Before we get started on why drinker line height is so important, there are a few facts you need to know:
One: Chickens consume 1.75 pounds of water for every pound of feed. This is a constant.
Two: Chickens have a maximum rate at which they can consume water, and this rate changes with age. To determine what this rate is, use this equation: [(Bird Age in weeks) x 7] + 20 = Flow Rate
Three: Chickens can’t swallow. There is a split in their hard palate so they cannot create the vacuum to swallow, so they just tilt their heads back and let the water slide down their throat.
So, why is the drinker line height so important? Because wasted water is wasted money. If the line is too low, most of the water ends up in the litter, resulting in higher fuel and energy costs the ventilate it out (or severe health issues if it’s trapped inside). If the line is too high, birds can only peck at the trigger instead of activating it properly, so they don’t consume enough water, resulting in poor weight and performance.
Only about one-third of the water pumped into a chicken house comes out in bird weight; the other two-thirds is either ventilated out or stuck in the litter. We can’t make water less available, we just have to manage it differently. This is done in two parts:
First, it’s imperative that the nipples aren’t leaky. Drinker lines should be cleaned and flushed regularly, at least once a week. Nipple drinkers have a lifespan of 5-10 years, depending on water quality. Replace your old drinkers when you notice that no amount of cleaning is fixing the leaky nipple problem.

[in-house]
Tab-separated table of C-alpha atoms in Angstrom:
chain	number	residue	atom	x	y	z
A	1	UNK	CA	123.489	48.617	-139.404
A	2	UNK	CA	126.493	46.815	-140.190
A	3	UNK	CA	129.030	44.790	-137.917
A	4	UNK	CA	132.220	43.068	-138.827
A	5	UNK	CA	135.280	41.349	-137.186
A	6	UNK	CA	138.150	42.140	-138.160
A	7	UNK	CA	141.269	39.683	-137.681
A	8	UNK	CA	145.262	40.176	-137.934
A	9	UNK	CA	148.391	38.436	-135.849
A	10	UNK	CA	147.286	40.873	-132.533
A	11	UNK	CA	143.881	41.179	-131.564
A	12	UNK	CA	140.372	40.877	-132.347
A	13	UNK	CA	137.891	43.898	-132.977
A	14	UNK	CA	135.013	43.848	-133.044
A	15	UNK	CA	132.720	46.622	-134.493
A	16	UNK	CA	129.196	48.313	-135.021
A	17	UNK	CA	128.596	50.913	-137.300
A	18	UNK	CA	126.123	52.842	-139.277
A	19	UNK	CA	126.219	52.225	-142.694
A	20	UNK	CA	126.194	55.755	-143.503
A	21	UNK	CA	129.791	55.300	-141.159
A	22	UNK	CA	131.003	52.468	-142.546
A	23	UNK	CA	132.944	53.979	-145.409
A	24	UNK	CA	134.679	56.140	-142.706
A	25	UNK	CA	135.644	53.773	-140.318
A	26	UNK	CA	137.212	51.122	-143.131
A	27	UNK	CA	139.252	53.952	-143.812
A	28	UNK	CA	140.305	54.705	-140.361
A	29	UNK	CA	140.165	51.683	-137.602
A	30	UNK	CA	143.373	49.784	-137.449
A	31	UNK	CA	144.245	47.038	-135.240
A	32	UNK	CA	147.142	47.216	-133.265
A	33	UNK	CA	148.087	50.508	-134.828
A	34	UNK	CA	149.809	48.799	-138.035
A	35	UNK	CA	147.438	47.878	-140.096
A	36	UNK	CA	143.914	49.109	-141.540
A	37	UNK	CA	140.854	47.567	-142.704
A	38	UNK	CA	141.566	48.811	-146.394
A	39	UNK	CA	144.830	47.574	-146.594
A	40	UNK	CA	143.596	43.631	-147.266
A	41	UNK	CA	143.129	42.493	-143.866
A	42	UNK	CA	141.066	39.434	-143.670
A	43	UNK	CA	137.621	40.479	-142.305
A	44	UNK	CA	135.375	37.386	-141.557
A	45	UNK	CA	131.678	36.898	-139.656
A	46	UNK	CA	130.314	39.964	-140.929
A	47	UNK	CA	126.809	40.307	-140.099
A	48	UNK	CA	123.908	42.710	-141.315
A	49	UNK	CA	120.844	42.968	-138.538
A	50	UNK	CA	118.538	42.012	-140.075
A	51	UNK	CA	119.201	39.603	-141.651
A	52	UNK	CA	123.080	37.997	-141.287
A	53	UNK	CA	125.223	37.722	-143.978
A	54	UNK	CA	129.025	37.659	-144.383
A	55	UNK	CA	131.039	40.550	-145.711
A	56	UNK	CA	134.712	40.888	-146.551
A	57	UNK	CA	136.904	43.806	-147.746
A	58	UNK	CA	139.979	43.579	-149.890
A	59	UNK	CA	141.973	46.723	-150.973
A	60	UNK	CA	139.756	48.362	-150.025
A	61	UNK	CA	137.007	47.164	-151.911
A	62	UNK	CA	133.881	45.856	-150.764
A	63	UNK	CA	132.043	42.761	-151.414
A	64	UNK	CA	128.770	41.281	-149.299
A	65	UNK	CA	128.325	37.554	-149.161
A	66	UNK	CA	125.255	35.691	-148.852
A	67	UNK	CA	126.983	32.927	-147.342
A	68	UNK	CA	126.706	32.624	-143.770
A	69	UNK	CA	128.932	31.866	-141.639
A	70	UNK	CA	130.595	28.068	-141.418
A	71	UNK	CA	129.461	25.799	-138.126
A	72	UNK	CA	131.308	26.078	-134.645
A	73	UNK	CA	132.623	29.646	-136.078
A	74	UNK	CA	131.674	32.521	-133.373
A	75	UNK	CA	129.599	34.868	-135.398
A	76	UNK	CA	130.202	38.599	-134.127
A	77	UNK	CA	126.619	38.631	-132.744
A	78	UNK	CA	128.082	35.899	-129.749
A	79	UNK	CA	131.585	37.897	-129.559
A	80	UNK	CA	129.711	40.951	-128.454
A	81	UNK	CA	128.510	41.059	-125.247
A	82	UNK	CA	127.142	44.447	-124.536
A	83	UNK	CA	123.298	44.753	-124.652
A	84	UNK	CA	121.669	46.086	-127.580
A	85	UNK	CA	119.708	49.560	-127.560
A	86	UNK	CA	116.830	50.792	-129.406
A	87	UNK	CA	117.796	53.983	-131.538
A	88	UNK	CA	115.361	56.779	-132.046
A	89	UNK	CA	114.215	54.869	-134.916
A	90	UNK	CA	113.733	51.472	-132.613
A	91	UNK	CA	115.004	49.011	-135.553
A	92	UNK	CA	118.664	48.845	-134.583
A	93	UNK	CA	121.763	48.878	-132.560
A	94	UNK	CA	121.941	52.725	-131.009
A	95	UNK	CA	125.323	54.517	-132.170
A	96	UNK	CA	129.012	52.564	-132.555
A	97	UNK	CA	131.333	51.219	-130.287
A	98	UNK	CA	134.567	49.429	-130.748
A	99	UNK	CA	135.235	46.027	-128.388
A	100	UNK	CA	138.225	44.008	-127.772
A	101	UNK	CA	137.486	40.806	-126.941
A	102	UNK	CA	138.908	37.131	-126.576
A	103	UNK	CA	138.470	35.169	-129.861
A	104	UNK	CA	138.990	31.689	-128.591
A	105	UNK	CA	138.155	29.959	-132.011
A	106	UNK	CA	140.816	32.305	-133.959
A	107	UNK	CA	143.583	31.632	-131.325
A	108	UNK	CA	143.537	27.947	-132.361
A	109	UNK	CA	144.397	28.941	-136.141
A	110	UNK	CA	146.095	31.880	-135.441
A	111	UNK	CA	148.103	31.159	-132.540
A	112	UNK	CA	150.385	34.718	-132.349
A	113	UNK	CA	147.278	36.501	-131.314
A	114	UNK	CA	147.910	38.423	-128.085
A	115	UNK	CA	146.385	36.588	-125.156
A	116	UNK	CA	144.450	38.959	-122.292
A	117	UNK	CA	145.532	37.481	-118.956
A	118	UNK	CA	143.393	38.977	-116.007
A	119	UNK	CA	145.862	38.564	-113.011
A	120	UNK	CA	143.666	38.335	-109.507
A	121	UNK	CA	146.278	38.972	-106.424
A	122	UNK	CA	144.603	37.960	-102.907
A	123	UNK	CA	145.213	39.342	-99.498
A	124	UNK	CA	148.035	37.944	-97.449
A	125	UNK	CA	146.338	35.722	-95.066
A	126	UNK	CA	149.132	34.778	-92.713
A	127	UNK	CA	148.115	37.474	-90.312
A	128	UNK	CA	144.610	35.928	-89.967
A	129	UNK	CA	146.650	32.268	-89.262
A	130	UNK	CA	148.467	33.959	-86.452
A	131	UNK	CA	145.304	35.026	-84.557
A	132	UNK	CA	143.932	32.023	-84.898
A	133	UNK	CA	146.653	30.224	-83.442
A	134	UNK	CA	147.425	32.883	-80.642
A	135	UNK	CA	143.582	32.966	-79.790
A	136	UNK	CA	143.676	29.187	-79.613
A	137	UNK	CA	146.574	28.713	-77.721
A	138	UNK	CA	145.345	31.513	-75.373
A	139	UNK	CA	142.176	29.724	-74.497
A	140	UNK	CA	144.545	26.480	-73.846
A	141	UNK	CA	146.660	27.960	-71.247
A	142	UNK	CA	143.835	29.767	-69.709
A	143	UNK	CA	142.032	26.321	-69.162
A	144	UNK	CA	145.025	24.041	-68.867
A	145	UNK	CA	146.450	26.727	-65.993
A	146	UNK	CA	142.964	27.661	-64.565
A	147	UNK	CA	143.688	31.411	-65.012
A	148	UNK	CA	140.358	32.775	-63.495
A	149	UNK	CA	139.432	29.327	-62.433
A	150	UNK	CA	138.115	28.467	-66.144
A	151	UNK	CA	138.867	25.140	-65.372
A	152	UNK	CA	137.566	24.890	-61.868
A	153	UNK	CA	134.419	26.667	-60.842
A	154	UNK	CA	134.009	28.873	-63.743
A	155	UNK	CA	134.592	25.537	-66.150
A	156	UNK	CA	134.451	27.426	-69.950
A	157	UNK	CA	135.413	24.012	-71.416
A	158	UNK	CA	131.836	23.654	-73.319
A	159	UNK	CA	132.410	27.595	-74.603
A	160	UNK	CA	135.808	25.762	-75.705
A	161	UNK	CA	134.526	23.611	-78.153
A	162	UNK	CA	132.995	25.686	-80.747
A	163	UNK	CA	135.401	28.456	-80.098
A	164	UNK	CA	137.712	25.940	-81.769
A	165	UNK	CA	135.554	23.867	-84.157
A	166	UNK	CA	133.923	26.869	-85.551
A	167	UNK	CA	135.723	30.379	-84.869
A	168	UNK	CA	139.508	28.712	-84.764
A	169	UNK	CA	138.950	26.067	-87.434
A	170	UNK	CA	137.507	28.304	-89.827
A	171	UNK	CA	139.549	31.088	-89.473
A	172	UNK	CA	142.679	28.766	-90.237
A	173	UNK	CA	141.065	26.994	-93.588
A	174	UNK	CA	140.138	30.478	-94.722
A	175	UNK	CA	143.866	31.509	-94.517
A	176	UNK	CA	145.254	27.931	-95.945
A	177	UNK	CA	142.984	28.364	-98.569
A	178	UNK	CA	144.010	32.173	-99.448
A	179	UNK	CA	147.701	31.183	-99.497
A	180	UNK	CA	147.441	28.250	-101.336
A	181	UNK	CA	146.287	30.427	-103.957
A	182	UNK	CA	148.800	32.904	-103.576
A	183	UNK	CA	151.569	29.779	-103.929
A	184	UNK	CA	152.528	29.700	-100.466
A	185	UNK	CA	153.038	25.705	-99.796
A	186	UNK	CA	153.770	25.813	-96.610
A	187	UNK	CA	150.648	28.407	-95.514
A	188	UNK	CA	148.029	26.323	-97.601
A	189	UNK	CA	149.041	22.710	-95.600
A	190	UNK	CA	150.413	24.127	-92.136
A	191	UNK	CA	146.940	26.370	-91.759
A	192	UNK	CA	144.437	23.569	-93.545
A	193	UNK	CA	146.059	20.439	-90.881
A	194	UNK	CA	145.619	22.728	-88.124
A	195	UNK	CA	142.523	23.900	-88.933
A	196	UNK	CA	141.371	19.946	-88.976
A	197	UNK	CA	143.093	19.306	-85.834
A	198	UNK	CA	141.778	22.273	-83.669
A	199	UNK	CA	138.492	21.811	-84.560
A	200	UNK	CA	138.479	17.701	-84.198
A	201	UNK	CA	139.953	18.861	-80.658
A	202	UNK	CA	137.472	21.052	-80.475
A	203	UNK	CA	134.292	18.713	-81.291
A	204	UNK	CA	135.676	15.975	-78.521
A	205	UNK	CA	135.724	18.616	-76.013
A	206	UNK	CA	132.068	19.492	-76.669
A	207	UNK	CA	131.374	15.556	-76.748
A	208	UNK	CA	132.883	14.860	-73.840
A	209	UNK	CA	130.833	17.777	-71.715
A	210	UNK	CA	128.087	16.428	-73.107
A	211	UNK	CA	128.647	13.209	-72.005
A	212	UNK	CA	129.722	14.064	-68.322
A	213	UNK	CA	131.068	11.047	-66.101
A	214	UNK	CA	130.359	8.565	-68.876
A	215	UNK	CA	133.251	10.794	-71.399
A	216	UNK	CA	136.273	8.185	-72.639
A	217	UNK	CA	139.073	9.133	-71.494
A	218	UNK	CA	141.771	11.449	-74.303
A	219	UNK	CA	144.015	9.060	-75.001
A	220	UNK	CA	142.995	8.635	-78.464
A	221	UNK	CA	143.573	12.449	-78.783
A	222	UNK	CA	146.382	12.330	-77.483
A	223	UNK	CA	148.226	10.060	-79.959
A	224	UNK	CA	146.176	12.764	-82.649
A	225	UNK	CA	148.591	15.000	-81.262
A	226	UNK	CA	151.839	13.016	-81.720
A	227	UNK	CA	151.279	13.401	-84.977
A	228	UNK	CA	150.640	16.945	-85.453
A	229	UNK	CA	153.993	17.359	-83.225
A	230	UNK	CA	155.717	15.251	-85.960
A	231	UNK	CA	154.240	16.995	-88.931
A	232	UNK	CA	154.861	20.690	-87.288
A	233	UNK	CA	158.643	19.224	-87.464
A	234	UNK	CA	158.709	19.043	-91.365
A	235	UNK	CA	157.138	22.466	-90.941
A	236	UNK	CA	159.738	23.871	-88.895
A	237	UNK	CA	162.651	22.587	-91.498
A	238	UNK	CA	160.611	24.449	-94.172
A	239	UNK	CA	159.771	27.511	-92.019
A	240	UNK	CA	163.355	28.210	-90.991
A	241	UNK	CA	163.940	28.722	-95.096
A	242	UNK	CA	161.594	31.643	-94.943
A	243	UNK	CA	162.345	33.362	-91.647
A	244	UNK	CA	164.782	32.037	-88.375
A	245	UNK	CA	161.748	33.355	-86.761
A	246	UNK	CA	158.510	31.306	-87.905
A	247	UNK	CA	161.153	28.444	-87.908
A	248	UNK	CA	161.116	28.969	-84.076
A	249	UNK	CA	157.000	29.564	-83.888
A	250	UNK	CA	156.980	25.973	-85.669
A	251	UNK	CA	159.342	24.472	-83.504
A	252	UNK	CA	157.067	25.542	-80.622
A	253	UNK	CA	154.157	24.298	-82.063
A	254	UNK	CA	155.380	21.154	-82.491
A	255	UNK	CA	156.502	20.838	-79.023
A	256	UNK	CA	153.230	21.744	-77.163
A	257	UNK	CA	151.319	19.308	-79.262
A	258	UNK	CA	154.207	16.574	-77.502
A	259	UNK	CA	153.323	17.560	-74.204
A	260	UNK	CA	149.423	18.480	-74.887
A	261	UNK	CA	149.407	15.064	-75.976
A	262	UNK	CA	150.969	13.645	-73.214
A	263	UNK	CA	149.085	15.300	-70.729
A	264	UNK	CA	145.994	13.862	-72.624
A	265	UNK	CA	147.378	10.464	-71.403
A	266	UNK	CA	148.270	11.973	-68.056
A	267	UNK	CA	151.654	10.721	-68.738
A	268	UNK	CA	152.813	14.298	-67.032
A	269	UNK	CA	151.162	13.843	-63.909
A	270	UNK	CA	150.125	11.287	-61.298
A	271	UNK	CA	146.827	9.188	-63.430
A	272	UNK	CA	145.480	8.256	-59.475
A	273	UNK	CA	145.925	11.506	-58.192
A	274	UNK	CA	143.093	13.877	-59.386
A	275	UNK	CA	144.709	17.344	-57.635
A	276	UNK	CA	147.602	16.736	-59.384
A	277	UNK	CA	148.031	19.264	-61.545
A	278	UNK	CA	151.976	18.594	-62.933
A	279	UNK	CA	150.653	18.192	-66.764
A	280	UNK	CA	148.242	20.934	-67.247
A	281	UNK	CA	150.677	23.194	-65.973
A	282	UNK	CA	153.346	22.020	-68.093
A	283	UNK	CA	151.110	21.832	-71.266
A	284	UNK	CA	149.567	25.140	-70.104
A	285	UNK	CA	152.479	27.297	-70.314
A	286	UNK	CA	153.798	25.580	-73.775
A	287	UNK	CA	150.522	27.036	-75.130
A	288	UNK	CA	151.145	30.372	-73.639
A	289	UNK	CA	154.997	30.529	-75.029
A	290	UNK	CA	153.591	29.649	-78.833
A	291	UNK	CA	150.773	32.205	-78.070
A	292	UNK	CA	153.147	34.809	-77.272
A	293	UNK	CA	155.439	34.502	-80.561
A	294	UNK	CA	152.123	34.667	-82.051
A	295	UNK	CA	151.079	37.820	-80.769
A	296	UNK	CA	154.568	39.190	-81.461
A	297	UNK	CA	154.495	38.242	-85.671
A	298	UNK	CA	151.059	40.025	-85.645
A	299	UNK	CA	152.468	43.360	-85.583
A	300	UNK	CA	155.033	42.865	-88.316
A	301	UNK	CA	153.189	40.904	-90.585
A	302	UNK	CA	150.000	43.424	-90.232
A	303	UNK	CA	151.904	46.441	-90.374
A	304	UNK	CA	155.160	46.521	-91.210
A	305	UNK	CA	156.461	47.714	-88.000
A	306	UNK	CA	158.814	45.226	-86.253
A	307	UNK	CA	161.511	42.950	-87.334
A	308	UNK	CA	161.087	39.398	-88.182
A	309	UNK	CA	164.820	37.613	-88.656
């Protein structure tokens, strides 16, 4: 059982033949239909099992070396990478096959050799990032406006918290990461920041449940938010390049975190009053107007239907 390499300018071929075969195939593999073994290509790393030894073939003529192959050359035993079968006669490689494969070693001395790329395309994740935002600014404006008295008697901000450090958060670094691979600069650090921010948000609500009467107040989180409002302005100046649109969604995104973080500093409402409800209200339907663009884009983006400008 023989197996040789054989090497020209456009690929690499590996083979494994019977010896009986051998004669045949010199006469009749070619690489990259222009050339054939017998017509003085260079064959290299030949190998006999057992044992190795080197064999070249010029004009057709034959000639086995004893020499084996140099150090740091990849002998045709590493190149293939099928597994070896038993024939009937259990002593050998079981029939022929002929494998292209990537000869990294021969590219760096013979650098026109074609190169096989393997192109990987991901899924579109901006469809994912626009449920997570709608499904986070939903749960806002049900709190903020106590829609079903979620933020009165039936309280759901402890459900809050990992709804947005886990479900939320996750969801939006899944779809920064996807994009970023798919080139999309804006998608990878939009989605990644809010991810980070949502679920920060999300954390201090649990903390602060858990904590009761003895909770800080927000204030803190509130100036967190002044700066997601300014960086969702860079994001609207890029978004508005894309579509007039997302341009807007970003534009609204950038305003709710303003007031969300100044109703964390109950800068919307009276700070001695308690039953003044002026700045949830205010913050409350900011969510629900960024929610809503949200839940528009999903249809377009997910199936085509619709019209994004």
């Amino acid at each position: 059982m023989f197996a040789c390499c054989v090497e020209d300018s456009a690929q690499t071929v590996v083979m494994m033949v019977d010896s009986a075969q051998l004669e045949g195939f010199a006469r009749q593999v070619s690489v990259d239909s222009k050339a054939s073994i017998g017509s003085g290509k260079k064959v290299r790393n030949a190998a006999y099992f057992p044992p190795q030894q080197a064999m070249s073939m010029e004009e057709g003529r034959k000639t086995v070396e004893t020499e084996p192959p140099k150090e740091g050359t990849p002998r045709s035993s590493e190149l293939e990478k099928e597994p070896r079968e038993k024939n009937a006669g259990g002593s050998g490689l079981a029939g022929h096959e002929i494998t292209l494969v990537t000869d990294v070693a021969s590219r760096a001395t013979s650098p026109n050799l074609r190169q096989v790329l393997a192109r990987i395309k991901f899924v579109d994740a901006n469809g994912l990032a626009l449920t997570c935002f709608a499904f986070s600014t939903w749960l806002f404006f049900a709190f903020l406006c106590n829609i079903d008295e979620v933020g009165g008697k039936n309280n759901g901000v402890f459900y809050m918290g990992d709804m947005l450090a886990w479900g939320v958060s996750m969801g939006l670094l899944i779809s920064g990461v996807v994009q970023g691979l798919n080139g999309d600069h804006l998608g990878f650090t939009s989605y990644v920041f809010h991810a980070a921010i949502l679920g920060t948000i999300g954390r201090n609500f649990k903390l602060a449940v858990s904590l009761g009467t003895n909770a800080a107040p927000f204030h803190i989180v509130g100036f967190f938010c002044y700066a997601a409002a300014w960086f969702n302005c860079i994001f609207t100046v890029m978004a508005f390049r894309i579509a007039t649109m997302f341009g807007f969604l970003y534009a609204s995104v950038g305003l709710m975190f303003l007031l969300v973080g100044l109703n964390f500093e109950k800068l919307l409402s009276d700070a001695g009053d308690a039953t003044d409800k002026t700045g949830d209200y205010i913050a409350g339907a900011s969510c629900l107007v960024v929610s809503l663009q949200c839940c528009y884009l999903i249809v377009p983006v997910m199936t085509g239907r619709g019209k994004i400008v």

Second, the drinker line height needs to be examined and adjusted almost daily. Today’s broilers grow exceptionally fast, and you can’t afford to get behind with proper watering. The easiest way to determine if the height is suitable is to watch the birds. If they must sit to drink, it is too low. If they must stretch their necks straight up, stand on their toes, or hop, the line is too high. Here are some age guidelines to help you make appropriate adjustments:
Day-old chicks – drinkers should be just above eye level. Remember to have the barn lit well enough that the chicks are drawn to the shiny metal pin, so that they learn to drink from the nipples.
2 – 3 days – raise the lines so chicks drink at a 30-45° angle.
4 – 10 days – raise lines so birds are reaching at a 60° angle.
10 days through grow out – check frequently that birds are reaching at a 70 – 80° angle towards the bottom of the trigger pin.